In a phone interview, Taylor cited medical research published in 2019 in the Proceedings of the National Academy of Sciences that contended when African American newborns are cared for by African American physicians, their mortality rate is cut by half. There is no explanation for the disparity in death rates but the race of the provider, she said.

“Implicit bias is a problem that is greater in white people than it is in people of color,” Taylor said. “To prevent people from talking about these facts, because they make you feel some sense of personal responsibility or guilt that you don’t want to feel, is not only wrong but it hurts people in real-time.”

A Recipe for Tribalism and Violence

The stakes of this dispute couldn’t be higher, at least judging by the rhetoric expressed by both sides. One of the conservative groups planning to file lawsuits, the Upper Midwest Law Center in Golden Valley, Mich., is in talks with prospective clients who include non-whites, said the center’s president, Douglas Seaton.

Seaton described the abandonment of the colorblind idea as giving up on the nation itself. “You can’t have a country as diverse as ours without equality before the law,” Seaton said. “It’s a recipe for communal violence, tribalism. You can’t simply proceed that way. You’d be doomed to internecine battles between groups.”

Republished from RealClearInvestigations, with permission.


Why Character Is Making a Comeback

Character formation isn’t just an individual process, says Anne Snyder. It requires institutions.

Why Character Is Making a Comeback

In a media landscape awash in flame wars and polarizing punditry, it’s a bit surprising that the topic of character formation is making a comeback. “Building character” is the stuff of childhood chores and onerous school projects, completed out of duty and little delight. Yet according to new research presented in the book The Fabric of Character, published by the DC-based Philanthropy Roundtable, character formation is a top concern among today’s leaders and charitable givers across the ideological spectrum. According to researcher Anne Snyder, anyone paying attention to social trends in the West recognizes that “the conditions under which good character is forged are in trouble—weakened as much by the decline of traditional institutions as by a culture that promotes ‘I’ before ‘we,’ pleasure before purpose, self-expression before submission to a source of moral wisdom beyond oneself.”

In the book, Snyder highlights several institutions—including schools, neighborhood renewal projects, and the Boy Scouts—as case studies of how organizations strengthen the moral fiber of their members. Snyder, the newly named editor-in-chief of Comment magazine, recently spoke with CT about why faith-based institutions are particularly good at teaching character.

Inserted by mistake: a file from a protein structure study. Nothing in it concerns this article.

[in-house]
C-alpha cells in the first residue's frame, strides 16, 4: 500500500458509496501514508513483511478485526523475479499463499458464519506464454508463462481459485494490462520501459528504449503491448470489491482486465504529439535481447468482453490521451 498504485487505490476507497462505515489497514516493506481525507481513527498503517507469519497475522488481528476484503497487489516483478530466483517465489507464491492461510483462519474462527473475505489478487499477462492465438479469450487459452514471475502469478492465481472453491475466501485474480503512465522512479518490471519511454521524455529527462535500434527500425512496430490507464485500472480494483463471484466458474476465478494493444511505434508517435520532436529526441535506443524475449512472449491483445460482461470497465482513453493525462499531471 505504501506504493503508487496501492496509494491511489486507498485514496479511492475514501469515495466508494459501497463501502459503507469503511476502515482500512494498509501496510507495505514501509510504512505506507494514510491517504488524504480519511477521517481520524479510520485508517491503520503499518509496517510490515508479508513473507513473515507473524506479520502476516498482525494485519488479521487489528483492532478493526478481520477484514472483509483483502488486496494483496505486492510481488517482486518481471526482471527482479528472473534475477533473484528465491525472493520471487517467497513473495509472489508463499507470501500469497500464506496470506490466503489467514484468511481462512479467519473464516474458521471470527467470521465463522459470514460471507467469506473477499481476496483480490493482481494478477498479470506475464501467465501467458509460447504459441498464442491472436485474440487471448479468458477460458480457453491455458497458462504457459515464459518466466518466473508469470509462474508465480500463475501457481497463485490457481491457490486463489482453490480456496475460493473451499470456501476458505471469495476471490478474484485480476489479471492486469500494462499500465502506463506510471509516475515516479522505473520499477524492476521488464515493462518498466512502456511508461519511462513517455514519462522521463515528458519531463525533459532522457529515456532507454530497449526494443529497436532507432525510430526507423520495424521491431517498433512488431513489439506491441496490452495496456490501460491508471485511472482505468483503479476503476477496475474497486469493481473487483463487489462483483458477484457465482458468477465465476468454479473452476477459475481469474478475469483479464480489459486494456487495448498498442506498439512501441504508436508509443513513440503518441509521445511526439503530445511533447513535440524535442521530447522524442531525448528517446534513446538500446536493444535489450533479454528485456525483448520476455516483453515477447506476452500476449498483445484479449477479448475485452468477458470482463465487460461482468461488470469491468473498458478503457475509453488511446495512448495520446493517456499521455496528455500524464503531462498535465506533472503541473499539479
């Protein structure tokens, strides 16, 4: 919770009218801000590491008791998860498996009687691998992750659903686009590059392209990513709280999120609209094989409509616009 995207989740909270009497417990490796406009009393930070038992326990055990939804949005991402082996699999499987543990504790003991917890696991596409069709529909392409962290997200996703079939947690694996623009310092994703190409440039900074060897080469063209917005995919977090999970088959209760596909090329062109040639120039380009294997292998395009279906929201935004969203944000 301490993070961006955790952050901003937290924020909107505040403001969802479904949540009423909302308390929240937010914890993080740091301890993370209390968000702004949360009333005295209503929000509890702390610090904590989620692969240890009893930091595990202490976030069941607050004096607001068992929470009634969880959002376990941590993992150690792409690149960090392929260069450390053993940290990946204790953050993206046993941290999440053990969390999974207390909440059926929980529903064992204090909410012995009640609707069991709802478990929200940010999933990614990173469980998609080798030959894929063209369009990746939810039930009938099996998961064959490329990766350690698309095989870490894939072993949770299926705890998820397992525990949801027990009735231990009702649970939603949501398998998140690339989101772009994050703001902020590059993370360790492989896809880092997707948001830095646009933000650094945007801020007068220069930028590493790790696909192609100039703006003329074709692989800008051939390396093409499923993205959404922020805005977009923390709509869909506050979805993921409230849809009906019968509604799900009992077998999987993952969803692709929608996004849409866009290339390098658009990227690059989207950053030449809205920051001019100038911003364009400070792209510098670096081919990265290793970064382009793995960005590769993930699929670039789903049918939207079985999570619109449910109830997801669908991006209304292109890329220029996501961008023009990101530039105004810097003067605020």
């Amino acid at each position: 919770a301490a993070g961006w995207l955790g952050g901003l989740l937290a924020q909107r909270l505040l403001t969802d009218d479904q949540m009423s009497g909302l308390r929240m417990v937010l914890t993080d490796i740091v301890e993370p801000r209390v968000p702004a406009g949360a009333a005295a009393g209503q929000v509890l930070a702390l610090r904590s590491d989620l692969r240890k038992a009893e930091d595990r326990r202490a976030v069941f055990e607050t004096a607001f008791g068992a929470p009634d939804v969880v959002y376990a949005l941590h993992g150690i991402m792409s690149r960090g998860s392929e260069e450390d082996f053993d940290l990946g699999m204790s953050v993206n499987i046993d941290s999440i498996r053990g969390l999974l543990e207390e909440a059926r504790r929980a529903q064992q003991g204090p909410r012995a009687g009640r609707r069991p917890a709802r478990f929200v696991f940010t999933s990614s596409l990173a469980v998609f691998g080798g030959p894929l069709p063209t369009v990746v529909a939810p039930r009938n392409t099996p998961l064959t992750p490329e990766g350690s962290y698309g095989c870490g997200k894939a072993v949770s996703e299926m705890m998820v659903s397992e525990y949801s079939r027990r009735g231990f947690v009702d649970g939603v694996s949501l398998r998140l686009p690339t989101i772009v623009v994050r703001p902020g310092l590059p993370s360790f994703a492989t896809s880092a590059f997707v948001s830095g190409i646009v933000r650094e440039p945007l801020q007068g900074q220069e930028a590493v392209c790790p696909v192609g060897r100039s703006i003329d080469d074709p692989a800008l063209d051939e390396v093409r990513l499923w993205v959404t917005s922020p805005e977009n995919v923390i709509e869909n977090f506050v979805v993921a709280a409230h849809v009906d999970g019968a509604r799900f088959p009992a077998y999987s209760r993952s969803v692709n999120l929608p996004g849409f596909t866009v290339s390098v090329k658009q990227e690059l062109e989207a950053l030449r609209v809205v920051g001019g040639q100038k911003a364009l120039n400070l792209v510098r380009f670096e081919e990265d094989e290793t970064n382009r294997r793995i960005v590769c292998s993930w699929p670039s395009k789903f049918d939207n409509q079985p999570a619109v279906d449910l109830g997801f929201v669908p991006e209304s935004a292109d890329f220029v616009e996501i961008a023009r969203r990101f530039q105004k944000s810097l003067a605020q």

When I hear the word “character,” I think of the dad in the Calvin and Hobbes comic strip who is always making Calvin shovel snow because it builds character. It’s not a sexy topic. Yet as you note, there seems to be a resurgence of interest in it. Why?

I started this particular project for the Philanthropy Roundtable in early 2016. I used to joke that Donald Trump and the Democrats  are a huge gift to my work because suddenly a lot of people who I never would have anticipated being interested in character, regardless of where they fell politically—even if they voted for them—began to say, “Actually, we really do care about it in our leaders.” When I began figuring out how to build a bridge between philanthropists and practice, a lot of people wanted to talk to me because they had a lot of worries about what was going on at the top of national leadership.

More broadly, as people look at social trends—everything from rising mental illness to widening and debilitating anxiety, particularly among young people, to what I would call hyper-emphasis on achievement alone as the only way to define what the good life is—a variety of those social trends have raised alarm bells about how we’re raising our kids and telling them what to value. Whether people would say there’s a moral vacuum, there’s definitely been a realization that we haven’t attended to the whole person. As a society, we’ve somehow not attended to the deeper, often invisible moral fiber of life.

Why did you focus your research on institutions that create the cultures necessary for character formation and not on individual character?

The donor community that I try to serve and cast a vision for, frankly, a lot of them are older, male, and white, ages 70 and above, and they lament the decline of the Boy Scouts years. Early on, when people heard that I was studying character, most of the donors said, “We want to fix the Boy Scouts and make it relevant again.” They were referring to these big, national institutions formed during the Progressive Era 100 years ago. We used to have a bevy of nationally scaled civic institutions that brought people together, that formed our young people in such a way that we had a shared American moral norm. Where have those institutions gone? And with the decline of religious institutions and trust in religious institutions, what are the fresh institutions to take their place that can serve in a more pluralistic era? That’s why what I ended up doing was so much more institutional and sociological than just looking at how an individual becomes more honest.